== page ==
This could be it. Monday morning when I wake up it may be the start of a whole new world.
NOAA says: "Sunday Night: Widespread frost after 2am. Otherwise, mostly clear, with a low around 32. North wind between 7 and 10 mph becoming calm." The forecast low for Tuesday morning is 30. Updated: Tuesday's low is now forecast at 27 degrees.
I can already feel my veins restricting and pulling my blood in towards my vital organs.
The winterizing chores have begun and all hoses and water lines were opened and drained today. We still need to wrap the wellhead with its electric heating coil.
The garden chachkis have begun to roll down the mountain towards the basement door of the house. I have put out the word to my siblings that garden chachkis are no longer acceptable gifts for the resident gardeners. I think we have passed the point of clutter. I am sure to be over ruled and out voted. When I mentioned the idea to the resident gardeners I was a presented a wish list of additional chachkis. I guess they will have to continue to expand the garden.
The winterizing experience will some how be transformed this year since the house will be occupied all winter. The places were things were once put, must now remain livable space. It is a tug between shirking the annual work load of winterizing, a joy, and protecting the vulnerable stuff, the work.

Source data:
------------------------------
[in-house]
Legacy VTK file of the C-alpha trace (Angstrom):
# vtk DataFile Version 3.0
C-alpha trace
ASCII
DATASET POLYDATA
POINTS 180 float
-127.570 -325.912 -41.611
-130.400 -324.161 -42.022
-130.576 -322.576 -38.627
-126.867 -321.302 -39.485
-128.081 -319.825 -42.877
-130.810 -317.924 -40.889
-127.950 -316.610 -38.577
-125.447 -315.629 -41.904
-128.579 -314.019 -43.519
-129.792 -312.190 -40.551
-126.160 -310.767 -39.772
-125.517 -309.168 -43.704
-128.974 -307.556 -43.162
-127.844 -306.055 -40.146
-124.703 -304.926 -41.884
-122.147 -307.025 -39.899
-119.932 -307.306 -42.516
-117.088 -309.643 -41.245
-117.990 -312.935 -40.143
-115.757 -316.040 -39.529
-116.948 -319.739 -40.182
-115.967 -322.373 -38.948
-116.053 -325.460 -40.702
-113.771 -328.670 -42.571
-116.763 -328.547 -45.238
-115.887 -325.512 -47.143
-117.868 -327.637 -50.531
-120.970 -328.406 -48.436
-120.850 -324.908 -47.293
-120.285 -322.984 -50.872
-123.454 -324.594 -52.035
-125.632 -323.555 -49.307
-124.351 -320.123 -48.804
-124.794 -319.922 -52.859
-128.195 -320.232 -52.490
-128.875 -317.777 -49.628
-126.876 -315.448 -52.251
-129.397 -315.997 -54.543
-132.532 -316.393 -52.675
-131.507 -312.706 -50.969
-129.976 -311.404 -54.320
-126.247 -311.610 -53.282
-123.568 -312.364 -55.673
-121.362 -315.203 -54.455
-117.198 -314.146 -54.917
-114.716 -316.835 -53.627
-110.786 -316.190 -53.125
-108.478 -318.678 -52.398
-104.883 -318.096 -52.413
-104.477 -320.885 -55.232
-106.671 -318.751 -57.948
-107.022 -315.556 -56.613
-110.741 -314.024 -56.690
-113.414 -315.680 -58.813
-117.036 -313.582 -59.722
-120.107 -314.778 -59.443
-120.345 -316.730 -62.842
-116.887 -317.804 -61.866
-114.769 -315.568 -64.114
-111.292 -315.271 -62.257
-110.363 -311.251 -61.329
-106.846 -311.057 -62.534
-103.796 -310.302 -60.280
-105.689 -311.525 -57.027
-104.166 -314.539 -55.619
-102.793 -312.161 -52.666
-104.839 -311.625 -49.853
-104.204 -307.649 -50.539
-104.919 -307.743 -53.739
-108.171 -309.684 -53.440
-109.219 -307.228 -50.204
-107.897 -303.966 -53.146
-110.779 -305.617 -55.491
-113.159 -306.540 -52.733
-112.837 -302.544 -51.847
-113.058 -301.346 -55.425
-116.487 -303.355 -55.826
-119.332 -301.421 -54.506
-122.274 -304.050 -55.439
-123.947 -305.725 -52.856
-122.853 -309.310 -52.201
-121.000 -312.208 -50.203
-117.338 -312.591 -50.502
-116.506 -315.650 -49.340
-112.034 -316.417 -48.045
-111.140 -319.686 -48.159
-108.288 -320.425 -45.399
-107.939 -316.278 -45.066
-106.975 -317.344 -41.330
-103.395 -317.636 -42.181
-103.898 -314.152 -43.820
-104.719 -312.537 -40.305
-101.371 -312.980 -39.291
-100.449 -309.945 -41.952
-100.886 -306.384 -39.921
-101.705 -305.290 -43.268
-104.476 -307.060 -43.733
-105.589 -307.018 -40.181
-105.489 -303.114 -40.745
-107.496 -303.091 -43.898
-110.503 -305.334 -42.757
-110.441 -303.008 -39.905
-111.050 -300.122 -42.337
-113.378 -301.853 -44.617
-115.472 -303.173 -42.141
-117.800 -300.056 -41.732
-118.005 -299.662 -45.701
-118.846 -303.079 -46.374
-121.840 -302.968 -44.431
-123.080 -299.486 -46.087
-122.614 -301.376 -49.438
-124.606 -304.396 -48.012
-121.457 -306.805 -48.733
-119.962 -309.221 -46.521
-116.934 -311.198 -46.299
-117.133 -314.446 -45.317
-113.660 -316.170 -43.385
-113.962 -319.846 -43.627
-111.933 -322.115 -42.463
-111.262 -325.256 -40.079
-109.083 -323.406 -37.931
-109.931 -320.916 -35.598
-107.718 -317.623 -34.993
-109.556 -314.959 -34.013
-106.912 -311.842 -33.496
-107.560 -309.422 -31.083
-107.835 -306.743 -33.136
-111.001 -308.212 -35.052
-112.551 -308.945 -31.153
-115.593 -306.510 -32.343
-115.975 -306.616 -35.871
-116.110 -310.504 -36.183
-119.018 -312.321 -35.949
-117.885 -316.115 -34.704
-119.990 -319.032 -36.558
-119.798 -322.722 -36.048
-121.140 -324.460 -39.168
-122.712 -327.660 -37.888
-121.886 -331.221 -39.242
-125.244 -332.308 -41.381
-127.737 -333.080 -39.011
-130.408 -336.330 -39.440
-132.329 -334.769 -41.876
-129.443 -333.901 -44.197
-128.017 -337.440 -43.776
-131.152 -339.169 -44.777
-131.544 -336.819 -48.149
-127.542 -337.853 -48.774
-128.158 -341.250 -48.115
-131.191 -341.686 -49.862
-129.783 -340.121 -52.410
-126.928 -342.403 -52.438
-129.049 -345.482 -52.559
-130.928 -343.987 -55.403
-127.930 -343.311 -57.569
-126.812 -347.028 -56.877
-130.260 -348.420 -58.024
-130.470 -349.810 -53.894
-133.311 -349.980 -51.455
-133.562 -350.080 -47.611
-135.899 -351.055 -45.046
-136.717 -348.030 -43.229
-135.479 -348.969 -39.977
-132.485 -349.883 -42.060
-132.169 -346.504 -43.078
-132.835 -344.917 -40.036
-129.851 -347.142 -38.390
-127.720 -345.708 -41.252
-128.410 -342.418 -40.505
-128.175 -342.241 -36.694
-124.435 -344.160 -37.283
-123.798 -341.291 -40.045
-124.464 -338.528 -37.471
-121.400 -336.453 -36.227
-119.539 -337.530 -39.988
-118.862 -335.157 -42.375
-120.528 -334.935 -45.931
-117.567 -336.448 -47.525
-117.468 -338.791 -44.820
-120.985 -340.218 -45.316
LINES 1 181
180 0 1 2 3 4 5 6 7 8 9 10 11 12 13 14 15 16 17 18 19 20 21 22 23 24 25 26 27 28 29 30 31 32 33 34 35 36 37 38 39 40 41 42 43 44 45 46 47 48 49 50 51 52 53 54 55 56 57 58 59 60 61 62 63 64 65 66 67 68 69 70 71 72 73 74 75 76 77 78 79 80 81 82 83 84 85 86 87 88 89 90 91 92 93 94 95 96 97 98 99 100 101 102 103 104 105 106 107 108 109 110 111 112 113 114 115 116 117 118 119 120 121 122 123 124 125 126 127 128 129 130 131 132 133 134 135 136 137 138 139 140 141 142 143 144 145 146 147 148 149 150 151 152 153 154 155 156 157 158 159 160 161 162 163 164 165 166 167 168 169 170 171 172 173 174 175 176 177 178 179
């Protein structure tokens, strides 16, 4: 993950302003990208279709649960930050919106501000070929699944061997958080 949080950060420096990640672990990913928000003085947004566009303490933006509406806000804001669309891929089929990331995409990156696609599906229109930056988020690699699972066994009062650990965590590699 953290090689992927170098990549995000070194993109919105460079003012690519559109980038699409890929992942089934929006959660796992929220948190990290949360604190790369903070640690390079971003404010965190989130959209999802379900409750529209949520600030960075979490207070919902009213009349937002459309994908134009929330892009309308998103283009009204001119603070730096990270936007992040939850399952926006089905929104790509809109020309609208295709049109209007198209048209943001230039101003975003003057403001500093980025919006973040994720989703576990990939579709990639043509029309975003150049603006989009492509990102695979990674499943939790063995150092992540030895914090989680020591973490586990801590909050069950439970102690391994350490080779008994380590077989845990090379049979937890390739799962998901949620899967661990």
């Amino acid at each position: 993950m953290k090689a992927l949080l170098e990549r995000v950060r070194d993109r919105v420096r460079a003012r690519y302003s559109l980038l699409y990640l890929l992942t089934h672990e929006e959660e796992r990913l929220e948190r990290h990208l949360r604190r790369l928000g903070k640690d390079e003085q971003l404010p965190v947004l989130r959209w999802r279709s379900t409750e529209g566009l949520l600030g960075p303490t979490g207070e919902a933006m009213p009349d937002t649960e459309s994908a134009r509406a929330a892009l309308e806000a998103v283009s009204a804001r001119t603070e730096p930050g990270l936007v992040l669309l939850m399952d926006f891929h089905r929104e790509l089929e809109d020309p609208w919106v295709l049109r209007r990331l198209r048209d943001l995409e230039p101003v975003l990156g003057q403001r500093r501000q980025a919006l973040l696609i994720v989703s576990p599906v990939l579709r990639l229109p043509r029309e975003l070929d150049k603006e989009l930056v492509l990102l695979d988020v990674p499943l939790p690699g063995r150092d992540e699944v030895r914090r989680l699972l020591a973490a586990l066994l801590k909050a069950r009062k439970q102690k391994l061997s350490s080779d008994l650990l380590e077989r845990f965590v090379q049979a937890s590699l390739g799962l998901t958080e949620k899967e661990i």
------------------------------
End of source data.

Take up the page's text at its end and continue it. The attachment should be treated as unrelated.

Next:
Somewhat delayed by the grading of a driveway, maybe just in the nick of time, a few Ox-Eye Daisy, Leucanthemum vulgare have regrown to the point of blooming. They looked so perky today. We will see just how cold tolerant they are.
One more section of wall framing was done before the cabin gets covered for winter. It was thought that doing all six now would make it more difficult to raise the walls in the spring with all the sections stacked on the floor. Instead we have moved on to framing the front porch and back stoop. I will be able to put in the floor joists and decking of that on my own.
There is also the matter of a stone wall and a CMU retaining wall for my basement level patio to build. I think I will be occupied quite well this winter after my contractor heads to warmer climes.
Another late bloomer on the road cut is this Saponaria officinalis, Soapwort or Bouncing Bet. I saw some of this much earlier in the summer.
Updated: Well I was close, in the right family of Caryophyllaceae, but the flower below is Silene armeria, Catchfly.
The trees have really begun to thin and go bare. Pockets of color persist and more begin to emerge. The Oaks are waiting, for what I don't know, but many of them are still green.
On Monday, the first light freeze may convince the oaks that it is indeed time for a change.